When you spend the better part of your life not being a writer only to discover that you may actually be one, you have to play a little bit of catch-up. You have to learn the tricks of the trade and figure out how to write (or at least determine how you write). As you improve and discover, you begin to form your own ideas (usually stolen) about the act and the art of writing.
The more I think about it (and boy have I been thinking about it), I can’t help but believe that writing is one of two extremes: setting yourself free on a blank page or forcing yourself into a firm structure. It’s taking an idea, running with it and seeing where you end up or it is limiting yourself to a single thought and rigidly sticking to a plan. The potential writing styles are vast, but regardless of this and the infinite tools, tips and tactics we use, you are always somewhere between letting yourself go or boxing yourself in.
Let Yourself Go
This often tends to be the starting point for many of the writers I’ve spoken with. Inspiration strikes, you finally set to flesh out a previously captured idea or, if you are truly daring, you pop open a blank page. From there, you play. You see where your ideas, instincts and fingers take you. You might have a direction, but you really don’t have an end game or the route you hope to take in mind. Oftentimes the goal is as surprising to the writer as they hope it will be to the reader.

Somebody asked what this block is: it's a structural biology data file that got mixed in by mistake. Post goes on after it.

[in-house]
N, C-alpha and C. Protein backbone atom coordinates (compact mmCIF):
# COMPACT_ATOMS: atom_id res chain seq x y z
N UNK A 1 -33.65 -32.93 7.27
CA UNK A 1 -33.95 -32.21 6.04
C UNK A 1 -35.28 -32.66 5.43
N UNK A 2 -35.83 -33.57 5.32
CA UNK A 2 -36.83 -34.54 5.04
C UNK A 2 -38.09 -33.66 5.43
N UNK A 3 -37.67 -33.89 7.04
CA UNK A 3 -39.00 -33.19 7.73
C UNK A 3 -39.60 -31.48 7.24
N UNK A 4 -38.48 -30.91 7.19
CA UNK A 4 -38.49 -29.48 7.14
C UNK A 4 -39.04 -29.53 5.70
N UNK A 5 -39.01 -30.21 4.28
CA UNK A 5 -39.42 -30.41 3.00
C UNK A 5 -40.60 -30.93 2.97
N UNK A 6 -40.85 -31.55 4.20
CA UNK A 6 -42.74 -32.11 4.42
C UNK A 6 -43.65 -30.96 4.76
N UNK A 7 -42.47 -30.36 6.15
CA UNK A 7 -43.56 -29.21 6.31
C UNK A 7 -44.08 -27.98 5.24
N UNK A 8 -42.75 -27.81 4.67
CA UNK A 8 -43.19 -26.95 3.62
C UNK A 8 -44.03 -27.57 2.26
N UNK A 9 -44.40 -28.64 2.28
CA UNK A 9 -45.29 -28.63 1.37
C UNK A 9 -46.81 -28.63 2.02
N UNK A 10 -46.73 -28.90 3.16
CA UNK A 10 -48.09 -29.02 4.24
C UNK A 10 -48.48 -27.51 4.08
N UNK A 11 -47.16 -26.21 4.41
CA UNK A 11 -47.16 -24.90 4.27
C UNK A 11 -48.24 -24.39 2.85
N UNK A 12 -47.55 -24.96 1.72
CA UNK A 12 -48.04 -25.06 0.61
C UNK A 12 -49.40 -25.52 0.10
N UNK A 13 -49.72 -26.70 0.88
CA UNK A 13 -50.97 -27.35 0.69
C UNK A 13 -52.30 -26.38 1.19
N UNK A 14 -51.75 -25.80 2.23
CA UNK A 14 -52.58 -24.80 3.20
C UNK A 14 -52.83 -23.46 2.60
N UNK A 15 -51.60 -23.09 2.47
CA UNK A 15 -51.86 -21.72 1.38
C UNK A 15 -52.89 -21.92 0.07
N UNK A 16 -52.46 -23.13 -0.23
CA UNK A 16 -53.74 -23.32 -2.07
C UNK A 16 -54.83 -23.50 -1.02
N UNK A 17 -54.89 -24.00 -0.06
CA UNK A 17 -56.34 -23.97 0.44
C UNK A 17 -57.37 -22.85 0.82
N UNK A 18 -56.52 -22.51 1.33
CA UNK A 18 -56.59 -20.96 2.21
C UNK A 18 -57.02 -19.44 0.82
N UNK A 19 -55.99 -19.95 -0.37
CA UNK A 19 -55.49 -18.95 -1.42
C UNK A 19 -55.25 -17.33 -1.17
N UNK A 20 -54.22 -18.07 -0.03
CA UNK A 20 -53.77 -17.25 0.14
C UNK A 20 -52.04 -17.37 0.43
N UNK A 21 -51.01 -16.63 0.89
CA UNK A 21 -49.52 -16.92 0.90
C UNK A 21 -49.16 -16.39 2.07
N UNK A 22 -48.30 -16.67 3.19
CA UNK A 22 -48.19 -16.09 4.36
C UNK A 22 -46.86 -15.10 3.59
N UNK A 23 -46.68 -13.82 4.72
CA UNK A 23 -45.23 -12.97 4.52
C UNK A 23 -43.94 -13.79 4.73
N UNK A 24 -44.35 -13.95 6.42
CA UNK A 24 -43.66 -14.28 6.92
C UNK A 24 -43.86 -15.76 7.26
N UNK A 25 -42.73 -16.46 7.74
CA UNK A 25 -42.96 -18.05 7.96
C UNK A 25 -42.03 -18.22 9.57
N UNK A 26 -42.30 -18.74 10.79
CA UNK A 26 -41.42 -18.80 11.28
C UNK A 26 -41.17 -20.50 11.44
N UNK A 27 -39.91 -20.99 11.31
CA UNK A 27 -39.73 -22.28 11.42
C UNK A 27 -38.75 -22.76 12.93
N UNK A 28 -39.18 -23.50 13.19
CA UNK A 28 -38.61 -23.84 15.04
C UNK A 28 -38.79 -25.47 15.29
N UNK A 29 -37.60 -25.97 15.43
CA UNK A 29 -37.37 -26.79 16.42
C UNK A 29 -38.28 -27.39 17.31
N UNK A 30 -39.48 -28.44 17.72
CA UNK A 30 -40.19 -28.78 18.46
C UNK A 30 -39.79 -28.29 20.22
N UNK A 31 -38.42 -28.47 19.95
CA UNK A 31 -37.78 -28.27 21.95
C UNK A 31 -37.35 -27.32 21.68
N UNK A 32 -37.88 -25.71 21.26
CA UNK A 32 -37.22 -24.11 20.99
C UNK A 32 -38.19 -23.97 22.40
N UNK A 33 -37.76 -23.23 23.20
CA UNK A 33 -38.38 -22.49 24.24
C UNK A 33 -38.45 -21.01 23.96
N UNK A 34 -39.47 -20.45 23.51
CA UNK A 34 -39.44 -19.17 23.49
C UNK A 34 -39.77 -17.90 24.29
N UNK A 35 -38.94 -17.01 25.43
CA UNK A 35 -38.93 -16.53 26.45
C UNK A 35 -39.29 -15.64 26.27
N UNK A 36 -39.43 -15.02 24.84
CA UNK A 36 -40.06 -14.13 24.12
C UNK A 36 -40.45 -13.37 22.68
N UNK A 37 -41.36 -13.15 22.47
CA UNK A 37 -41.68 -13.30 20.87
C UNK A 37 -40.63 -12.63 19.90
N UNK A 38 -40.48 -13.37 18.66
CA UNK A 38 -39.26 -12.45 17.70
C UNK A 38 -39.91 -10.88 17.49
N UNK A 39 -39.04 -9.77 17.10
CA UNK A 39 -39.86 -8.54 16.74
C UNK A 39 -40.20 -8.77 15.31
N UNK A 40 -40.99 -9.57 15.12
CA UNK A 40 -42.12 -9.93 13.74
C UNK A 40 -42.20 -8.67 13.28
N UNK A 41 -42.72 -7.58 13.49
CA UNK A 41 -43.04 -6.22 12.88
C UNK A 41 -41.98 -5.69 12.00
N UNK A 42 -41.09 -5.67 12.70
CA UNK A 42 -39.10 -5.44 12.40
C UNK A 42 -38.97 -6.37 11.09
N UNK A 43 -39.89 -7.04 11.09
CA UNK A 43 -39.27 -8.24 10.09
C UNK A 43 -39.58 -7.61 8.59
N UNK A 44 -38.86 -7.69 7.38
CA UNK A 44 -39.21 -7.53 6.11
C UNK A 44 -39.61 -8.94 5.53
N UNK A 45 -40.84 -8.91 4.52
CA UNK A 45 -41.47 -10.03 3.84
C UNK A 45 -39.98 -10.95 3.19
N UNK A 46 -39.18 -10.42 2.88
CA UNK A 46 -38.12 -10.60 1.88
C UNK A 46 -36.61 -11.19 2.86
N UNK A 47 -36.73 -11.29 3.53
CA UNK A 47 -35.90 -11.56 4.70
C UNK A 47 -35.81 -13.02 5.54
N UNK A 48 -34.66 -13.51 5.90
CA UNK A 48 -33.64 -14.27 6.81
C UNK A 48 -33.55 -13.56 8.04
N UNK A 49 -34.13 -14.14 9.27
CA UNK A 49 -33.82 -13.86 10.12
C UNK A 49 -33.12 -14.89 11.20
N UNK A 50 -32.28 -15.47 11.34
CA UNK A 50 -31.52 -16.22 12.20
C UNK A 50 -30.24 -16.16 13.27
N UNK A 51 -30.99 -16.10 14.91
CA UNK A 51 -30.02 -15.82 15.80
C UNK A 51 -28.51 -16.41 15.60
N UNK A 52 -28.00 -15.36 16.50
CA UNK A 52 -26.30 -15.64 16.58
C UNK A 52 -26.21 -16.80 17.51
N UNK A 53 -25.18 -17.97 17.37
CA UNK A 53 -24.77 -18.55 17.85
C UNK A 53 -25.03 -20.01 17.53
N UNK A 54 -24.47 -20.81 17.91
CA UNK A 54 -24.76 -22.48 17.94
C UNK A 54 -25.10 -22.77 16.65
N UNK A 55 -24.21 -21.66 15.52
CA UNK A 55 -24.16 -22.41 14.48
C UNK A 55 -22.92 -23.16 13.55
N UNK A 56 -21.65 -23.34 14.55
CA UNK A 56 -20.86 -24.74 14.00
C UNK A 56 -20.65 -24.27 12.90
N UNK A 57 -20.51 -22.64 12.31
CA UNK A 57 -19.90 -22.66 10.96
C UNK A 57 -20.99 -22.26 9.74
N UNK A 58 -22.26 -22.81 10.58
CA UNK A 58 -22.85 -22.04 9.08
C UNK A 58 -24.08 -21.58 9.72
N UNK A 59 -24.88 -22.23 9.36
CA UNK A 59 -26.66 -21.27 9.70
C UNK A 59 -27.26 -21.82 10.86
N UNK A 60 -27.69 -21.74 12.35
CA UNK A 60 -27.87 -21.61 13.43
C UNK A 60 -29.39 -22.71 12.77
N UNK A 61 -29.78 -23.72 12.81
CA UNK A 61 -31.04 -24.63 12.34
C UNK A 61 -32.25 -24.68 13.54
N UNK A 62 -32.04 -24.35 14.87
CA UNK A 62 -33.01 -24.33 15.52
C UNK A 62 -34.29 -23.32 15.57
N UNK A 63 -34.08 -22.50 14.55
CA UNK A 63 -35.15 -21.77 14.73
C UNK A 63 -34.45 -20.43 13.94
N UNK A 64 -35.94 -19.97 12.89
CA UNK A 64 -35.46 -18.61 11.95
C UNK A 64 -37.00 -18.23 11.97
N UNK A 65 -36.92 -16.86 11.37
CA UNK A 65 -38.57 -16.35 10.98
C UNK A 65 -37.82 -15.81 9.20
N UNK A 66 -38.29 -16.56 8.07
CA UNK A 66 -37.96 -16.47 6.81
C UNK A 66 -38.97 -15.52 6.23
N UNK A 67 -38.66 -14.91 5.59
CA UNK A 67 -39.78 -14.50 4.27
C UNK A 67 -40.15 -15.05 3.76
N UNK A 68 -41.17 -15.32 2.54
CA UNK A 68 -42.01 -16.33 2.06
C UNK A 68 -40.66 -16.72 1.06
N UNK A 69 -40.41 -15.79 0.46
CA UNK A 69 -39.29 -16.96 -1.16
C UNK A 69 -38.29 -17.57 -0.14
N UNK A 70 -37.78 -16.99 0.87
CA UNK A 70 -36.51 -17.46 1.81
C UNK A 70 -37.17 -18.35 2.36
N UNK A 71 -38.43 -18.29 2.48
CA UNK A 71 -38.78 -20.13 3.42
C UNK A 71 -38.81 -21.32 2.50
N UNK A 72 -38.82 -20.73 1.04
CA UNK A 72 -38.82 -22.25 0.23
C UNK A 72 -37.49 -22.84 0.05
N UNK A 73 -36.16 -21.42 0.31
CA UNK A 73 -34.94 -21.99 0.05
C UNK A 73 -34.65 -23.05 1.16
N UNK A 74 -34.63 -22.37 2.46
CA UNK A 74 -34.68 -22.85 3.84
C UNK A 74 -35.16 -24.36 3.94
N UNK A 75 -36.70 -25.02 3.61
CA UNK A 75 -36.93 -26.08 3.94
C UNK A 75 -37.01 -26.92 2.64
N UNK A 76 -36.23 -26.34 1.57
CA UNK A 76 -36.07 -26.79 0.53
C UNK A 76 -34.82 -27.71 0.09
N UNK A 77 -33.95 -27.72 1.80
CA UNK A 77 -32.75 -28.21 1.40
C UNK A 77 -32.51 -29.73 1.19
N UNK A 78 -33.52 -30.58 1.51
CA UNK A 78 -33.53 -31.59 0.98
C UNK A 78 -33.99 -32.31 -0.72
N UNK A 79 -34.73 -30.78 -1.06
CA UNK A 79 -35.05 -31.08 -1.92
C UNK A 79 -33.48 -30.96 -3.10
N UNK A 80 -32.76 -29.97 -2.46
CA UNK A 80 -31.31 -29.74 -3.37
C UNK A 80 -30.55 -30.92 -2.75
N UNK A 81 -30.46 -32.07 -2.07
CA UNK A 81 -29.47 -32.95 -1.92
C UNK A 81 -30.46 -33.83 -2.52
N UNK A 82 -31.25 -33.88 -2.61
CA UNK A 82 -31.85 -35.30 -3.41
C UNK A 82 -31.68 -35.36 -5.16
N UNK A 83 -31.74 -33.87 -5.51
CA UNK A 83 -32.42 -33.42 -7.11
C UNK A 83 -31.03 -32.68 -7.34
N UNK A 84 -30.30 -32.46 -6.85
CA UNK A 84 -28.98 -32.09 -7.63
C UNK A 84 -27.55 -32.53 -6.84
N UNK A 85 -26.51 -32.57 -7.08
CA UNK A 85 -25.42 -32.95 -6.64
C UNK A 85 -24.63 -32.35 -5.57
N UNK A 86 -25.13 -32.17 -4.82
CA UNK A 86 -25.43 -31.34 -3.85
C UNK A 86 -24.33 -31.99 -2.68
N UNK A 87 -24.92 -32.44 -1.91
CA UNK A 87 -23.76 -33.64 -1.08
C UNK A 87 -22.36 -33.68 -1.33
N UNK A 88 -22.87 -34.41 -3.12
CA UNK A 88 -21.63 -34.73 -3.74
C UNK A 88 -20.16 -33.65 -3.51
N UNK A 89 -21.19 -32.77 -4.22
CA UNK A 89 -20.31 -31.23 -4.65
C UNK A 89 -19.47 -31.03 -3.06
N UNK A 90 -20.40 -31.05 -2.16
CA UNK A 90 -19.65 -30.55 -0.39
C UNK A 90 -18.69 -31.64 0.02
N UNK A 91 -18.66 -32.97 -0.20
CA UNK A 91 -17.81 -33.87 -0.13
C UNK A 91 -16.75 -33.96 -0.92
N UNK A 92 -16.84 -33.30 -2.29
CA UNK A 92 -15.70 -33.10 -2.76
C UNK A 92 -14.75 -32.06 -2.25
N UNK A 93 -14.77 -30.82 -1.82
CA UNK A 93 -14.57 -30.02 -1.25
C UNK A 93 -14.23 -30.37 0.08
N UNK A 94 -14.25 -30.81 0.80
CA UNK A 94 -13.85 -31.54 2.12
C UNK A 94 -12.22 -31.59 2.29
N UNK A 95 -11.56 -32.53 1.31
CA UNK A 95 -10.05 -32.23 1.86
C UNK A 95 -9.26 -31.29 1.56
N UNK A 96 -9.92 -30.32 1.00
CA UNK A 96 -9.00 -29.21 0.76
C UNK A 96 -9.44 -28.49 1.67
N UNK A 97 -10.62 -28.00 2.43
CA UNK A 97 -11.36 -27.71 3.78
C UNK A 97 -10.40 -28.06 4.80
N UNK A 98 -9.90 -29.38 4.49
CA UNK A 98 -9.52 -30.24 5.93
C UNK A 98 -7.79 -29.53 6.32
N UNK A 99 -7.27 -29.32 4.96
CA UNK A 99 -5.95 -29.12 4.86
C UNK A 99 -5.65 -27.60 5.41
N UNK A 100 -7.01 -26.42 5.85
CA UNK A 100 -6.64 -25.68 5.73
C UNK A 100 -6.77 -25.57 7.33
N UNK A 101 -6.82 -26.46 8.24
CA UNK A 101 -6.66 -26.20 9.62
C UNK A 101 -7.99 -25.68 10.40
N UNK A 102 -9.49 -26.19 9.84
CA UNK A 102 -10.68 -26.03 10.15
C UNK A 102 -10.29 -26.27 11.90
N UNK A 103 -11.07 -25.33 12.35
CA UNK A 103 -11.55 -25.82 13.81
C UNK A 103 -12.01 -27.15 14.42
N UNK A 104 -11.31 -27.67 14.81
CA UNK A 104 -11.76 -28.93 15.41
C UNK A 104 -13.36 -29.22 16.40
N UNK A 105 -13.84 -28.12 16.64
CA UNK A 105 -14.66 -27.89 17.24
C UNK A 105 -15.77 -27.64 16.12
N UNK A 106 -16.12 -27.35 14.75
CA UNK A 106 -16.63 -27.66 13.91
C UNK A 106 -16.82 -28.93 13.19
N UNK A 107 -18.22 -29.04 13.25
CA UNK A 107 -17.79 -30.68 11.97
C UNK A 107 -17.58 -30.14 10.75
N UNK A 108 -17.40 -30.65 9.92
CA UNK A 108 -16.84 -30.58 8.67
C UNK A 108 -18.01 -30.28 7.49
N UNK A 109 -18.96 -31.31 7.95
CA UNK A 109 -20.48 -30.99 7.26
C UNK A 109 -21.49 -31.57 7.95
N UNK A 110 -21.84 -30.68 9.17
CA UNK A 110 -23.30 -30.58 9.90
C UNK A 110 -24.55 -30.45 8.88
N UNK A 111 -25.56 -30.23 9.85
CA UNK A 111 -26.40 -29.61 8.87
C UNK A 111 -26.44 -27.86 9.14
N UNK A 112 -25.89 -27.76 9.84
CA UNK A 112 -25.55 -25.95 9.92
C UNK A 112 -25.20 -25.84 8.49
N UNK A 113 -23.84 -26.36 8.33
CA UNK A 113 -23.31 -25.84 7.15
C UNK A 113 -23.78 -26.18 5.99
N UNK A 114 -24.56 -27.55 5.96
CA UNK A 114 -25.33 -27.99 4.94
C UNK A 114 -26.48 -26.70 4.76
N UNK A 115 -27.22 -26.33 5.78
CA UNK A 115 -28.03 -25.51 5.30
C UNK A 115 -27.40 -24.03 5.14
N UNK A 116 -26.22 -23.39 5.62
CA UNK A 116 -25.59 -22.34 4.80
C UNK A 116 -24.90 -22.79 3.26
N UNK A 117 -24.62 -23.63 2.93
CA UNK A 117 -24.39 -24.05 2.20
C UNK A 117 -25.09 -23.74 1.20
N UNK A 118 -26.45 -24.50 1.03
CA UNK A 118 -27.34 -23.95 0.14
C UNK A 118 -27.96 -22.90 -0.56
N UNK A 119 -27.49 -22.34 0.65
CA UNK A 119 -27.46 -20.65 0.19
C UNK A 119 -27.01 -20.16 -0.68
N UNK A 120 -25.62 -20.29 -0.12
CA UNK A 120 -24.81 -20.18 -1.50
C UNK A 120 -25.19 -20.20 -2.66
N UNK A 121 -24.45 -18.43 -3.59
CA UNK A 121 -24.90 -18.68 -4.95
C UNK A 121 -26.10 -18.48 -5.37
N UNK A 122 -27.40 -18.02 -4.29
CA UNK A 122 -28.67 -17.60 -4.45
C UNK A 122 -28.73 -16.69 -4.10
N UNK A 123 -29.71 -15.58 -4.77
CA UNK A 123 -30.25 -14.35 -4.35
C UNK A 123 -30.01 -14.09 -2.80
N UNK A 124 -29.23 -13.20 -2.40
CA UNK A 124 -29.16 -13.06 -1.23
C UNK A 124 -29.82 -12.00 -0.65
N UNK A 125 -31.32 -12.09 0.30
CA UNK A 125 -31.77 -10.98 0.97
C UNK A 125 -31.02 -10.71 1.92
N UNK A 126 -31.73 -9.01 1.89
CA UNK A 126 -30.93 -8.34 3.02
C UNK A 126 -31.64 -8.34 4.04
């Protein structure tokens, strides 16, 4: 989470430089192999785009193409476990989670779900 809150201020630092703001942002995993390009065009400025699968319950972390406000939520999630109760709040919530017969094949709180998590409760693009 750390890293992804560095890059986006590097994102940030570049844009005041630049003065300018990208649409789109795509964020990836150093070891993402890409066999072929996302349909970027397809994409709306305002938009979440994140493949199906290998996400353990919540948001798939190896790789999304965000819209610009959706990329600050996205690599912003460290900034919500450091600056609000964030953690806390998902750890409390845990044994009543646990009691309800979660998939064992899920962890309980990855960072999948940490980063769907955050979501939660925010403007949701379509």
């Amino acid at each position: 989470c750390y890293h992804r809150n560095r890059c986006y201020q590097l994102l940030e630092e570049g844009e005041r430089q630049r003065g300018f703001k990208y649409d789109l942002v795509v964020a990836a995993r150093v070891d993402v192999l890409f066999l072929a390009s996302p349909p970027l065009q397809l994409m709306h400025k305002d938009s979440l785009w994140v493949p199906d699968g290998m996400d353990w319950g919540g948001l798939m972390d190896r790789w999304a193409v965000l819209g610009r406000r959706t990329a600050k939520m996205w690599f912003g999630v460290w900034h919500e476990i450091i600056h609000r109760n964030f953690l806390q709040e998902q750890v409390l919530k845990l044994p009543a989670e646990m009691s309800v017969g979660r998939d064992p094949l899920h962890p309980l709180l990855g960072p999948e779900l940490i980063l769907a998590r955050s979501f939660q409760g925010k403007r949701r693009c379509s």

Box Yourself In
Much of what we learn about structured writing comes from our early experiences at school and we (or at least I) tend to resist what we learned there. Yet the more ambitious our projects become, the more value there is in putting up walls and carving a clear path ahead. Getting a simple point across is no easy feat and a complicated one can be near impossible. Knowing not only what you want to say, but how you plan to go about saying it can go a long way towards helping you realizing your ambitions.
The Best Of Both
None of this is to say that writing is black and white; in fact, the best work seems to come from finding the balance between freedom and structure. When we strike this balance, we avoid the kind of overly structured writing that comes off as predictable or boring while steering clear of excessively free prose that often feels incomprehensible or unreadable. The more I experiment, the more I write and the more I discover the limitations, the more I begin to understand the true potential of both styles.
I know this is all a bit theoretical and I welcome any feedback from real writers, but for those who are interested in how this might actually apply to actual writing, check back for a follow up look at how I’m applying these ideas to my writing.
(Thanks to Yuvi Zalkow and Erin Feldman for letting me bounce some of these ideas off of them. They will more than likely recognize a few of their ideas, if not their actual words in the passages above.)